Kindling




I was going to say that i was 
at the breaking point, but no.

I broke.  Like a wave.  
I was broken.  Like 
a tree still growing but 
weighed down by the 
snows of time and terror 
and change and inertia.

Life took me over its knee
and snapped me like a dried 
branch and i wondered what 
fire was it kindling with me?  
what fire shall we build together?
Will I rise there-after or will i blow 
away with the ash in the wind?






13 thoughts on “Kindling

  1. you’ve been playing with this for awhile (I’m glancing up at the false face series you explored); it’s not the end of everything, just the end of what you thought it might be, just the space of what you thought was the case, was not: that is space you can use; embrace the space, embrace that space; I know you like Alan Watts, he said you cannot bite your own teeth [no matter how much you believe you can], realisation of that space opens up the view on ALL the biting; there is power in this … eventually; love to you all

    Liked by 1 person

    • Indeed, I think I always am playing with this, in one way or another–worrying it like a bone in the dark of the pantry.
      This is definitely a time of re-evaluation, of time and space and energy. Where it all goes, where it’s all going, where it should rest.
      Yes, it is funny that we have just moved from approximately 7,000 square feet to 1,100 and yet I had run out of space and am only now finding it again. I had lost my place, my stillness, and am feeling around again for where I left it….I know it’s in here somewhere…

      Just came across this on the very same subject:

      https://www.brainpickings.org/2014/11/10/pico-iyer-the-art-of-stillness/

      I had all kinds of room, but no space–no stillness.
      Thank you–

      Liked by 1 person

    • Also the part where you think you have to be heading SOMEWHRE–that that is what one is supposed to be doing, that that is what one MUST do! And NO!

      The wave does not seek the shore.
      The fire does not seek the sky.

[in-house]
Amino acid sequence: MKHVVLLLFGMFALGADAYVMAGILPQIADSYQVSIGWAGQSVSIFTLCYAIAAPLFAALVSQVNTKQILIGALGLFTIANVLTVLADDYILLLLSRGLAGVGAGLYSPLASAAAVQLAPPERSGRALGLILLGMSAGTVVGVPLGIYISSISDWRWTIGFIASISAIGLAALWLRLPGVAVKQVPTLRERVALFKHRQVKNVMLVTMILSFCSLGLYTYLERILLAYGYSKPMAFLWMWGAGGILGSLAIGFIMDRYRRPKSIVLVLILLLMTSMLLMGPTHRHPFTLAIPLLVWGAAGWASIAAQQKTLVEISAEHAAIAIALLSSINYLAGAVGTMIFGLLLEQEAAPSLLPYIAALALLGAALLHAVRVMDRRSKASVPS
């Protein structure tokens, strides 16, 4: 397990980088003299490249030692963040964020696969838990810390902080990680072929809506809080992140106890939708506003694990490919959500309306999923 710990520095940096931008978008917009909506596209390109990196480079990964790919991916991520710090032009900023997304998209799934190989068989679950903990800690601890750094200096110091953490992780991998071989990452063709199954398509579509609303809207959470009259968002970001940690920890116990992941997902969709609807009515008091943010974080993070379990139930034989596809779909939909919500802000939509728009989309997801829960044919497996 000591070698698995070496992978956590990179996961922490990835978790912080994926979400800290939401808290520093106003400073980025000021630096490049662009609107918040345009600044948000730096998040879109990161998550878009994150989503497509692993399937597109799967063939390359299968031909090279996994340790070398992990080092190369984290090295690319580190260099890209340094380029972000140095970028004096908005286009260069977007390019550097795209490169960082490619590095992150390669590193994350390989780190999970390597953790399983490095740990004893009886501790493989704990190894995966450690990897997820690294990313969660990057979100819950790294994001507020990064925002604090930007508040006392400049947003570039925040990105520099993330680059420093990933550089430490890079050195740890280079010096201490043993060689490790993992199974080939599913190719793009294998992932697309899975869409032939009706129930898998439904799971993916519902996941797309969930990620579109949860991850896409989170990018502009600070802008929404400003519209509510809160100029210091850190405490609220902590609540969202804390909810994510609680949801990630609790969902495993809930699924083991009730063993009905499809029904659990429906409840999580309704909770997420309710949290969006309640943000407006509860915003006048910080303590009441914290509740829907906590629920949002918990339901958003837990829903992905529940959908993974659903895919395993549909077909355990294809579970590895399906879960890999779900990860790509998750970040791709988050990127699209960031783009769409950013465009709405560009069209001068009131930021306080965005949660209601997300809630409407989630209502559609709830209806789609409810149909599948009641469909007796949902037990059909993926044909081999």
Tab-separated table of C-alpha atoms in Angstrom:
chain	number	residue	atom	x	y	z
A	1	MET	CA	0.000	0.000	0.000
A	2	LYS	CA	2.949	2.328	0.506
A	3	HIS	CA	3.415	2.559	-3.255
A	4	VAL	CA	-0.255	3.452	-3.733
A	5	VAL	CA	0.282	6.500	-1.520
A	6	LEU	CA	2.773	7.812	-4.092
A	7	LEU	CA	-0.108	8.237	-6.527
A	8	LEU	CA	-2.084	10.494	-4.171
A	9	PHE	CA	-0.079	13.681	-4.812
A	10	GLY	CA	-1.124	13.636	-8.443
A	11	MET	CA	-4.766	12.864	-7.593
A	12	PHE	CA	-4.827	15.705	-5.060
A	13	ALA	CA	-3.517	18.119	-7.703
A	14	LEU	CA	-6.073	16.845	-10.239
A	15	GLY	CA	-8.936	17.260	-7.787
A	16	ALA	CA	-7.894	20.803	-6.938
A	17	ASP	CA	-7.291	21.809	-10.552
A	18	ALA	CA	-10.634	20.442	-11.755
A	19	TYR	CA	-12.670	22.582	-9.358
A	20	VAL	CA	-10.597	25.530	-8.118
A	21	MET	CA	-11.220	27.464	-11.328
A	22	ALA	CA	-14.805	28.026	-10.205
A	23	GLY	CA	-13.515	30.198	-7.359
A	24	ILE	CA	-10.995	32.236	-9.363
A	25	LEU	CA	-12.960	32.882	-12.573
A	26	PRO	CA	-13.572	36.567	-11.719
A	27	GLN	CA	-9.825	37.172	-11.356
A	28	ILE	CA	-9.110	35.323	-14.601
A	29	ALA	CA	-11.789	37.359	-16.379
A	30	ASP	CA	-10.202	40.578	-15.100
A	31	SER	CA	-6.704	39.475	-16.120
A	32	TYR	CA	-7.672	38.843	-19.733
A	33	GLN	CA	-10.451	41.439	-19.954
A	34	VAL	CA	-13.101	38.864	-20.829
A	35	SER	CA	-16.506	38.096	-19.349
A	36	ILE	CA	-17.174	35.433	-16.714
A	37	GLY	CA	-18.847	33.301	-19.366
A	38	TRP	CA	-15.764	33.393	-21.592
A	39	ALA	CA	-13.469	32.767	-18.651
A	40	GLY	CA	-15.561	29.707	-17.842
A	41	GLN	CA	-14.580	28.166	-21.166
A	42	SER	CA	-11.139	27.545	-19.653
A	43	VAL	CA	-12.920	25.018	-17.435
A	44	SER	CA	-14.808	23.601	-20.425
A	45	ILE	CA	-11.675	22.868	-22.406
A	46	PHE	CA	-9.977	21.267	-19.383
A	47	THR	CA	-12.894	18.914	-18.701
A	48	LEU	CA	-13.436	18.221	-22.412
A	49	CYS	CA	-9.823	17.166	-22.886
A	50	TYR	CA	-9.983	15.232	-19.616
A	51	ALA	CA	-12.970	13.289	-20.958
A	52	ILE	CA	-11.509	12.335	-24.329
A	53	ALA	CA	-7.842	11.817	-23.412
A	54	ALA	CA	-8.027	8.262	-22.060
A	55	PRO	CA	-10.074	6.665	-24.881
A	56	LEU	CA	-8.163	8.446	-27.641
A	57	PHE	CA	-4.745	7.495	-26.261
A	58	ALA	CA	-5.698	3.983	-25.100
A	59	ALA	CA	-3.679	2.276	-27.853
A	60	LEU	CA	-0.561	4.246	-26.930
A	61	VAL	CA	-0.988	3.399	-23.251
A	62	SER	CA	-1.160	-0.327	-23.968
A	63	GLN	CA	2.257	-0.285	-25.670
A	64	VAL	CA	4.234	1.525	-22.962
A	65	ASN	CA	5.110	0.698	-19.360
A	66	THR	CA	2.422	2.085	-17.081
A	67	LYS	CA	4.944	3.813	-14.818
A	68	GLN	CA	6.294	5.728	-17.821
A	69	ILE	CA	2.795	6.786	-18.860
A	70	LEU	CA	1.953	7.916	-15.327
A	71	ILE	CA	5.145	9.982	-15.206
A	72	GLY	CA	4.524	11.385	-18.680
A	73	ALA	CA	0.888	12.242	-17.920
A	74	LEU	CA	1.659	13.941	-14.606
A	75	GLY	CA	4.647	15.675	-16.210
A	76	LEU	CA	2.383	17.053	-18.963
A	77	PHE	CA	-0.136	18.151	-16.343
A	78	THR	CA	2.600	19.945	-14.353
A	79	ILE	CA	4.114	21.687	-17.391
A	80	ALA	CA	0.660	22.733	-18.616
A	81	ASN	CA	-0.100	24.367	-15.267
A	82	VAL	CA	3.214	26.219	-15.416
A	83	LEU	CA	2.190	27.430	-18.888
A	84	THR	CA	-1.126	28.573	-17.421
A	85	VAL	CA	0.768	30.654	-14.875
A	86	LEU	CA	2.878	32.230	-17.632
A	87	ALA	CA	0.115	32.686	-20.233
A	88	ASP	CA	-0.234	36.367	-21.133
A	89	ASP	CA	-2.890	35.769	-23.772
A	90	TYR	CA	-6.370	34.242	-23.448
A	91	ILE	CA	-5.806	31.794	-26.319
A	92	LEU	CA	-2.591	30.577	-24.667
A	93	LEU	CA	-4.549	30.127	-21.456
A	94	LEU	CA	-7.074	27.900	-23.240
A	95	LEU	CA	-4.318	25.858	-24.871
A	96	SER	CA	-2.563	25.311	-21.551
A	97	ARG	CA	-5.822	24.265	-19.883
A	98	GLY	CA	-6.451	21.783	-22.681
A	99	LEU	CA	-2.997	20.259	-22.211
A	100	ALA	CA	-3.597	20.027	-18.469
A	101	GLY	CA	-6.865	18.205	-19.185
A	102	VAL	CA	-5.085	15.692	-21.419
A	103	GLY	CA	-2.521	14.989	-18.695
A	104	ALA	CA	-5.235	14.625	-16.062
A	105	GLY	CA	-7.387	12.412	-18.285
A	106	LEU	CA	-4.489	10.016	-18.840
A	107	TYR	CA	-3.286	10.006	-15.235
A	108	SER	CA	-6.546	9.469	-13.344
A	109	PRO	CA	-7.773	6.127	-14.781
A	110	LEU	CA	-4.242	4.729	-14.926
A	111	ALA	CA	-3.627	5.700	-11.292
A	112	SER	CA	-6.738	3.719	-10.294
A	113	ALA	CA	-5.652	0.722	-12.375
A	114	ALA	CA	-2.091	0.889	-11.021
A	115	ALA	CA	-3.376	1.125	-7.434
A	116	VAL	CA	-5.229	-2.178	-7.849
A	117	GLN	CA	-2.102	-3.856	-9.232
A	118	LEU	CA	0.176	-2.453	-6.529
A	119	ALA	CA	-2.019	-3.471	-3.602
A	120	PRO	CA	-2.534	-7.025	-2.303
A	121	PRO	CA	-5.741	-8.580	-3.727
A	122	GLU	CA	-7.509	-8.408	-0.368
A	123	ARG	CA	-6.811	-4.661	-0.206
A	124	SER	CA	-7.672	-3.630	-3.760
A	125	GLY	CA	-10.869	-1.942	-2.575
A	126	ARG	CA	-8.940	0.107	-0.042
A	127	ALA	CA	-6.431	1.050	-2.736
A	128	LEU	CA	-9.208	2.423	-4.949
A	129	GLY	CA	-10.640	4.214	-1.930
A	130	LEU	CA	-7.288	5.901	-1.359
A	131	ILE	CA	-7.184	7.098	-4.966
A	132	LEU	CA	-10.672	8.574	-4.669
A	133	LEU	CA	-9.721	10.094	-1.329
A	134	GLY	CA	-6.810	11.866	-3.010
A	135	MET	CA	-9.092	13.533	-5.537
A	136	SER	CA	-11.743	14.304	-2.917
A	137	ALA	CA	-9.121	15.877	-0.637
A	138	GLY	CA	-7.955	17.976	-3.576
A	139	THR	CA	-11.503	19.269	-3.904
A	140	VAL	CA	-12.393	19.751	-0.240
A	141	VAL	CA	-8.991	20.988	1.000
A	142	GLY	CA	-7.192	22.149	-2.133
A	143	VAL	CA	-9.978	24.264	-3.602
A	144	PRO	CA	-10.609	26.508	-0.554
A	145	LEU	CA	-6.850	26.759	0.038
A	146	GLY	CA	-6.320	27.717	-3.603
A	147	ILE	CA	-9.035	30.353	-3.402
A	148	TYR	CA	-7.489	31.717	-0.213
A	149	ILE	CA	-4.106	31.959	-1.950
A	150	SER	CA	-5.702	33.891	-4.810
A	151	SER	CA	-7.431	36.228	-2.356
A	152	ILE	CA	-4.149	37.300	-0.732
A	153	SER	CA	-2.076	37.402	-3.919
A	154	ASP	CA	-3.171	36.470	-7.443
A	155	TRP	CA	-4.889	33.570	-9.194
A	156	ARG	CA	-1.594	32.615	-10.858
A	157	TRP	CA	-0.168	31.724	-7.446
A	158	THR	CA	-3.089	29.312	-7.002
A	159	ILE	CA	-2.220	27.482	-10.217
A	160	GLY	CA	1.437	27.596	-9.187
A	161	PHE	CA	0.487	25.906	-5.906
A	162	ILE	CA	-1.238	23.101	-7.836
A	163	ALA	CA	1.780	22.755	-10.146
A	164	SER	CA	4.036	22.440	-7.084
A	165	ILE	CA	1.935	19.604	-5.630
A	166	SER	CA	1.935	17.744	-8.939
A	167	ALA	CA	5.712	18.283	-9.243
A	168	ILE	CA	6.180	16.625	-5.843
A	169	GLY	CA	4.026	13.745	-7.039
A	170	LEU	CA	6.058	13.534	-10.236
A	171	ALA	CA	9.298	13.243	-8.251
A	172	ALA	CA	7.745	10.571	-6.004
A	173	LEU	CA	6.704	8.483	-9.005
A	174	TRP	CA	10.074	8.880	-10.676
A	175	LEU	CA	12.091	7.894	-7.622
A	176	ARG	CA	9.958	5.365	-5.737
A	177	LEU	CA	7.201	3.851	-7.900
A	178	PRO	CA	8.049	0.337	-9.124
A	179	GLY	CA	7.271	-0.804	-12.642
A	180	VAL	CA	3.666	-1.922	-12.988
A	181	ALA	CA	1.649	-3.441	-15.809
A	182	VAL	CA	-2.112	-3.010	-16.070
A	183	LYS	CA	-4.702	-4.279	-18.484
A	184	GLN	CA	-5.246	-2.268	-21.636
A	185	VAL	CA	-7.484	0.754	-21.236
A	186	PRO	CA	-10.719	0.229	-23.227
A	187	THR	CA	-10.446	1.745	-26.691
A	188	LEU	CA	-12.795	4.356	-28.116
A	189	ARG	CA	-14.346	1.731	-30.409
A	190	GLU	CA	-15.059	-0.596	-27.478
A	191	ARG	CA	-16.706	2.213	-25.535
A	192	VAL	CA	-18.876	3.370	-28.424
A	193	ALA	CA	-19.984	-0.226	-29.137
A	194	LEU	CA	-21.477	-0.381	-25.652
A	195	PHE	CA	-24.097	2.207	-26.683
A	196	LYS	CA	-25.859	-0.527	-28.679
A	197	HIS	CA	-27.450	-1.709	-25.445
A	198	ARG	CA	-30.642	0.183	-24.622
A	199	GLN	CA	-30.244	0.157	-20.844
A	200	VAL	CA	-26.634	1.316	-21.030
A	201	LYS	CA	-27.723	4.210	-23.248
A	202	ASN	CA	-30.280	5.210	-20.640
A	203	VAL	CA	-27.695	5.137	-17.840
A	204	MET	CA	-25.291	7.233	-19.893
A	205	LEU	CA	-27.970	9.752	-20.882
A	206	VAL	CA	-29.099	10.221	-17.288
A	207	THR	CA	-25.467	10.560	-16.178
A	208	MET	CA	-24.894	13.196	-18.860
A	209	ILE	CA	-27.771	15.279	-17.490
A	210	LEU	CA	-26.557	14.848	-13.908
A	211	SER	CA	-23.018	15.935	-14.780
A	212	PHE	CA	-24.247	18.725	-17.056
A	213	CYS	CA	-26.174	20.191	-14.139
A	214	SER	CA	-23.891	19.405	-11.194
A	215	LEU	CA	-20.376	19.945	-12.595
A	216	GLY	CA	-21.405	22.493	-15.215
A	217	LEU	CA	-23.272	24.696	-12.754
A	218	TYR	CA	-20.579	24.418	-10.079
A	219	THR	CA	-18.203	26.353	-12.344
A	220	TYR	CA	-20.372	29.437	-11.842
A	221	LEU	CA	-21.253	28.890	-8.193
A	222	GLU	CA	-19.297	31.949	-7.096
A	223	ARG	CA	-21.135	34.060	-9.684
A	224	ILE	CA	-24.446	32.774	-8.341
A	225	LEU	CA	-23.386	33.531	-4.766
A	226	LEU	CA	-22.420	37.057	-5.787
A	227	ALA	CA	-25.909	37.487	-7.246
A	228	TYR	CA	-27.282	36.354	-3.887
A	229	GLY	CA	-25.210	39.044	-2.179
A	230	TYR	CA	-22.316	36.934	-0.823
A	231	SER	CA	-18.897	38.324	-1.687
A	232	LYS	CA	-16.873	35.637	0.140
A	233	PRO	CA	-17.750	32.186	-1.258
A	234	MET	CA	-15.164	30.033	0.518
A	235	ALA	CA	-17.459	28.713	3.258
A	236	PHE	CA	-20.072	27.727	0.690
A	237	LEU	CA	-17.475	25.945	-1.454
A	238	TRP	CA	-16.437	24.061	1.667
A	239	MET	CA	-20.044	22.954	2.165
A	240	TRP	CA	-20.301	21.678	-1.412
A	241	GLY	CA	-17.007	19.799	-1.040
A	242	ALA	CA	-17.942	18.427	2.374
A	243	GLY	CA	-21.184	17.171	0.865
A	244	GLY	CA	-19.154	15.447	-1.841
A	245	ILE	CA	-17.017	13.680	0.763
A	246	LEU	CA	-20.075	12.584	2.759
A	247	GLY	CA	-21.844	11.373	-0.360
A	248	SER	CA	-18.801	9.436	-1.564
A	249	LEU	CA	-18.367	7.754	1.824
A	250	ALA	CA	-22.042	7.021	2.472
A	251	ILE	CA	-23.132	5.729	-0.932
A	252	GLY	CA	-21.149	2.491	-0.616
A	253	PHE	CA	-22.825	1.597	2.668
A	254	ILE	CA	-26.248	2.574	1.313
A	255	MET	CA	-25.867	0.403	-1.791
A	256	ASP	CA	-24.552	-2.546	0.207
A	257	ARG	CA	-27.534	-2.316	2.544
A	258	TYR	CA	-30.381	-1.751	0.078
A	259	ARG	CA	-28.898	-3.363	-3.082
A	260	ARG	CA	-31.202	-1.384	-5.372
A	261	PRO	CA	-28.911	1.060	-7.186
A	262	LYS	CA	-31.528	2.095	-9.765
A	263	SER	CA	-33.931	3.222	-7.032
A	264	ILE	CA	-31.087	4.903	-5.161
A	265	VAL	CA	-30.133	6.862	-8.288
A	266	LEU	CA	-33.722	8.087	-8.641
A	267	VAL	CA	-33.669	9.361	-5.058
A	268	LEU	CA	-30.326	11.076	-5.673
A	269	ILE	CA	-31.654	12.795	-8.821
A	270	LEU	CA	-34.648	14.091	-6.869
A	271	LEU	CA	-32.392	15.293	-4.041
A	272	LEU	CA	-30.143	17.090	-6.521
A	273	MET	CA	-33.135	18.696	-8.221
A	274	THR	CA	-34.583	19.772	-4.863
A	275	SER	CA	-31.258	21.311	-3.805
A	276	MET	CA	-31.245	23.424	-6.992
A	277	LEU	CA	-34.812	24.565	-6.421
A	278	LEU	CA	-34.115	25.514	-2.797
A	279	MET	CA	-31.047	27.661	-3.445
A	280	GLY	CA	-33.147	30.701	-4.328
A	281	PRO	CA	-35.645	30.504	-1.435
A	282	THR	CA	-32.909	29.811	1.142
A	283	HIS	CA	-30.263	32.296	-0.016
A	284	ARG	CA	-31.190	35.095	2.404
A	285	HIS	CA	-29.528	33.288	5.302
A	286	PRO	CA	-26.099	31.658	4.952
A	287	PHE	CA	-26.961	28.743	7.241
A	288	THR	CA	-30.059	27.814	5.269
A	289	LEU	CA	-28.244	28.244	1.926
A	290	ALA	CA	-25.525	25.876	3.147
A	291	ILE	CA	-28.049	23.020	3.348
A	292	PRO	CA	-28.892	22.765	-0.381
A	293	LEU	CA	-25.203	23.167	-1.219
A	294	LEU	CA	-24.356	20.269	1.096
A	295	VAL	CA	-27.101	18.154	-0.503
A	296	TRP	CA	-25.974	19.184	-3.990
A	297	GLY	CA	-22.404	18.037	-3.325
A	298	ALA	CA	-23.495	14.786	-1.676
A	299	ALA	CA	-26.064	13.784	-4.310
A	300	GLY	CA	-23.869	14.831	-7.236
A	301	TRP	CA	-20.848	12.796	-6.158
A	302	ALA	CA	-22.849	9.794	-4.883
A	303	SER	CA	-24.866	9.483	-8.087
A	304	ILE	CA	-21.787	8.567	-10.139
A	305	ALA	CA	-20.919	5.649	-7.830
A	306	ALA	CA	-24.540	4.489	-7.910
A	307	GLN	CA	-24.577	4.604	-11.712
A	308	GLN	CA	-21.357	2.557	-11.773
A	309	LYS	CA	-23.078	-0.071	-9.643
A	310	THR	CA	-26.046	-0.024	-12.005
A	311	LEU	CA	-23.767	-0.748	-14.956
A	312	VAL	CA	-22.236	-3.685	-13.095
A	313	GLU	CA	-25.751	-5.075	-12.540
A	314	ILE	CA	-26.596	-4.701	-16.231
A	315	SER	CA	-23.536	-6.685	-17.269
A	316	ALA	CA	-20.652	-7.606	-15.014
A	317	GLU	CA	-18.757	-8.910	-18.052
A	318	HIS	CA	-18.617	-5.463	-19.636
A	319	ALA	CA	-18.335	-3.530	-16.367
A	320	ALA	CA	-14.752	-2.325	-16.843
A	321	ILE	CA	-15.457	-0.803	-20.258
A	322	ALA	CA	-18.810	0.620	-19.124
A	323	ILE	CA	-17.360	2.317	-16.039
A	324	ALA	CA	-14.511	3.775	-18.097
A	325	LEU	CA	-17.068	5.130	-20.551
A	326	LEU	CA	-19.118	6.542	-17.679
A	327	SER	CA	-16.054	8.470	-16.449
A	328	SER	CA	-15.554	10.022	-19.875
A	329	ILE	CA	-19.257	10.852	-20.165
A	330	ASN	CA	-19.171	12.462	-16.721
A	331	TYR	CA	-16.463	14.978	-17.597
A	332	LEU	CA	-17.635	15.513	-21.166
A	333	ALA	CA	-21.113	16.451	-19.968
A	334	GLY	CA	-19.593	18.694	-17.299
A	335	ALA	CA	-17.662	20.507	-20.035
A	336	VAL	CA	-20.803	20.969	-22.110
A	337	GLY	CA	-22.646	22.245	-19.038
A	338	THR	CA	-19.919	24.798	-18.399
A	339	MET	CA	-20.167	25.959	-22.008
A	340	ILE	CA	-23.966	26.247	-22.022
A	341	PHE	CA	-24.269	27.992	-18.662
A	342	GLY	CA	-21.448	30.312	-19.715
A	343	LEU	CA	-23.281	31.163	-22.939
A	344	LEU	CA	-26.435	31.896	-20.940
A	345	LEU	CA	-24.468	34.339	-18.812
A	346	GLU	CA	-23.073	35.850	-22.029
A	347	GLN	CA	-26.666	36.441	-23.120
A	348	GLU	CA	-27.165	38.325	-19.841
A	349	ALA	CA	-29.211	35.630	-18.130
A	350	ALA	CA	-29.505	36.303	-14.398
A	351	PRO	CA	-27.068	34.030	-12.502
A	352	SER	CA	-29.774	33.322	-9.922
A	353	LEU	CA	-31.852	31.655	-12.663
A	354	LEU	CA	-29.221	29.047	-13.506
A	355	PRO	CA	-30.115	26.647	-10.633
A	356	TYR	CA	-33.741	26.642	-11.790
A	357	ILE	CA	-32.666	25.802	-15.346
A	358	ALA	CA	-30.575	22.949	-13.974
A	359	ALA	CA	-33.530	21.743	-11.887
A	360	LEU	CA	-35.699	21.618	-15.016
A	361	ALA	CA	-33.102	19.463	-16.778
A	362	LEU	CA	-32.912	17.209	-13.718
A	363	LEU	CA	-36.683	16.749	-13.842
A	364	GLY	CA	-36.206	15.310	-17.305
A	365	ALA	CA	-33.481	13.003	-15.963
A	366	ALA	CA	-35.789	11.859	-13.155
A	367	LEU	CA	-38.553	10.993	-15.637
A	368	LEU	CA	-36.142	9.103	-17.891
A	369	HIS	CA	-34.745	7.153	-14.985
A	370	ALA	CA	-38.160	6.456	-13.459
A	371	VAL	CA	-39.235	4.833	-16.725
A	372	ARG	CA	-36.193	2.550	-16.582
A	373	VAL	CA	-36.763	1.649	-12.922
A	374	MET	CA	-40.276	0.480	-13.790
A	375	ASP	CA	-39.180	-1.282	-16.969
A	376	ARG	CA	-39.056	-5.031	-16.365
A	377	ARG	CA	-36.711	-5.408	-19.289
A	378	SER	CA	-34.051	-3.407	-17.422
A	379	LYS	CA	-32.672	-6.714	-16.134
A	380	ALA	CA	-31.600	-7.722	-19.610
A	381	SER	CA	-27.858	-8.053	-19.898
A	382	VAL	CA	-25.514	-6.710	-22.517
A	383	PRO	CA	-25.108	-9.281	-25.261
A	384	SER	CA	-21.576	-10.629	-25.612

Ash does not wish to be wood.

      Thank you my friend for this insight.
      Much love–

      Like

  2. I like it that you’ve written this poem in a personal voice and at the same time expressed a universal aspect of human experience. Good work. I especially enjoy this line:

    “Life took me over its knee
    and snapped me like a dried
    branch and i wondered what
    fire was it kindling with me? ”

    Very Rumi-esque. Yum.

    ((HUGS)) for you and yours.

    Alice

    Like

    • “I like it that you’ve written this poem in a personal voice and at the same time expressed a universal aspect of human experience.”

      Dear Alice, you could not possibly have paid me a higher compliment as this is, in my view, precisely what good poetry does. I do not like to speak of shoulds so I simply say that this is what it does when it is working well. Although it is hard not to see and talk about poems that are and are not doing what they should, like errant little children playing well or playing badly.

      And there you go again, bringing up Rumi—Again, I thank you–

      much love

      Liked by 1 person

  3. This is stunning work… this part:

    “Life took me over its knee
    and snapped me like a dried
    branch and i wondered what
    fire was it kindling with me?”

    … is pretty much exactly my own wonderings at present. Thanks for giving me a new lens!

    Like

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